Civil war has not just broken out in Syria. It has been developing incrementally over the last year between Syria’s ruling Alawite minority community and their Sunni opponents, with the other religious and ethnic communities caught in the middle and hedging their bets. Nor is this a new conflict or the first challenge of this nature that the Assad regime has faced. In 1981 Iraqi President Saddam Hussein boasted to Western officials that he was arming, training and supporting the Muslim Brotherhood in Hama. He predicted that the regime’s demise was imminent. The following year Hafez al-Assad, who ruled Syria with considerable guile and resourcefulness for almost three decades, foiled Hussein’s plans by ruthlessly erasing the Muslim Brotherhood revolt taking place in Hama – conservative estimates put the death toll at around 10,000. Assad Senior viewed this conflict in zero-sum terms. His son Bashar today faces a similar existential threat from an insurgency that is again led by Sunni rebels. The rules of the game are ‘Hama Rules’; the regime views the contest in terms of ‘us or them’.
In framing potential solutions to the crisis, the Syrian’s themselves do not like their country to be compared with Iraq or Lebanon, two fractured states that have endured lengthy periods of consumptive civil war with wide ranging regional and international dimensions. Much like Lebanon, the new Iraq is a weak state that lacks sovereignty, its conflicts are regulated by a complex power-sharing system, and its different communities are backed by competing external patrons. Executive power in these two deeply divided societies is shared by the most significant religious and ethnic groups. No winner can take all in Lebanon, Sunni majority rule is a thing of the past in Iraq, and both states are constituted on the basis of ethnic pluralism and communal autonomy. This new order sits in stark contrast to the nationalistic strong state authoritarianism that has been the modus operandi of government in the Arab world since the end of the colonial mandate system.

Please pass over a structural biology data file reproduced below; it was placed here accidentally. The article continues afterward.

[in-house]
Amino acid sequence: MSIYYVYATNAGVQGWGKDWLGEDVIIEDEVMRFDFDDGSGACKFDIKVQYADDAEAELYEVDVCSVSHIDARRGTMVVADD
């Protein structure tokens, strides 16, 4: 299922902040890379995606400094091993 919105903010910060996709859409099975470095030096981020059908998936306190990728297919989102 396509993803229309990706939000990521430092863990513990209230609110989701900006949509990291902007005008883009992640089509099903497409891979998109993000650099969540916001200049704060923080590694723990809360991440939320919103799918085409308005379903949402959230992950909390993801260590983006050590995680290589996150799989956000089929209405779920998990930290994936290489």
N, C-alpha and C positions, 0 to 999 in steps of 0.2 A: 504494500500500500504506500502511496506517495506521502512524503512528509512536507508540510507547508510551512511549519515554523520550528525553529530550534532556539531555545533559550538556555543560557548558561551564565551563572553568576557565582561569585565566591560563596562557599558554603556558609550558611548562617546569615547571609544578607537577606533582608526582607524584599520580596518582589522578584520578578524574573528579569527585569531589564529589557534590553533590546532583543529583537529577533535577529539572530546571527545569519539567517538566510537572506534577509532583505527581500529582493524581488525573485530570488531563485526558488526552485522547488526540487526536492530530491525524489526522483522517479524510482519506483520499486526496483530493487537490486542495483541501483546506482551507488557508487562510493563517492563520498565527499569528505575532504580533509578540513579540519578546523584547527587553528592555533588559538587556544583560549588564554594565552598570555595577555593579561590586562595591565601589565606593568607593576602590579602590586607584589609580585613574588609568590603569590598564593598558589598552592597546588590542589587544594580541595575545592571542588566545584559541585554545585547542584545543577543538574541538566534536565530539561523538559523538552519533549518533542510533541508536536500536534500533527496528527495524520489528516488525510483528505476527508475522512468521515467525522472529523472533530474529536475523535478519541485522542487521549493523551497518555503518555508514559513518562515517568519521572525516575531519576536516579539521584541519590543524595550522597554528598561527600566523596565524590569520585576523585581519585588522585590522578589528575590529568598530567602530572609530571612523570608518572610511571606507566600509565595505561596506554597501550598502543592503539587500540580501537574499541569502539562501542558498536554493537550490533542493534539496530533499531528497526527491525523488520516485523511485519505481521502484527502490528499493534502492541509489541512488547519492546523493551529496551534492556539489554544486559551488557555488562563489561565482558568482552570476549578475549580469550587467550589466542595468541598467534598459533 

The conflict in Syria appears to have gone beyond the point of no return. A lengthy civil war seems likely. This much is clear. Which side will prevail and what victory for one side or the other (or stalemate) will mean for Syria, and for the Assad regime’s international backers and detractors, is far from clear. There are a number of different scenarios for Syria, none of which are particularly attractive to Western policy makers. As things stand, the regime appears confident enough in its belief that it can prevail by crushing the revolt in the most strategically important cities above Damascus, that is Hama, Homs and Allepo. These provide access to Lebanon, the costal strip above it, and to the Alawite stronghold of Latakia. For the regime these are the important parts of the Syrian state. Economically, it has managed the crisis relatively well and it maintains the support of Iran and Russia. In military terms, the two sides remain unevenly matched and the four most loyal divisions of the Syrian Army, aided by the 200,000 strong security services and shabiha militias, appear to be capable of containing the insurgency.
A ‘Kosovo’ scenario for Syria is highly unlikely. In 1998-1999 Serbian President Slobodan Milosevic misread Western intentions. He assumed that NATO would not act to prevent the reassertion of Serbian hegemony in Kosovo. Saddam Hussein made a similar miscalculation in 2002-2003. In contrast, Assad has read the international relations at play over Syria rather well. Western powers have no appetite for military intervention in Syria and Assad enjoys the backing of powerful allies in China, Iran, and Russia. The West will face increasing pressure to intervene if the conflict escalates and the massacres currently taking place morph into the sort of ethnic cleansing that Milosevic employed in Kosovo in response to an Albanian uprising. However, the West would be foolish to intervene in the absence of an internationally agreed political solution to the crisis that would provide political cover for such action.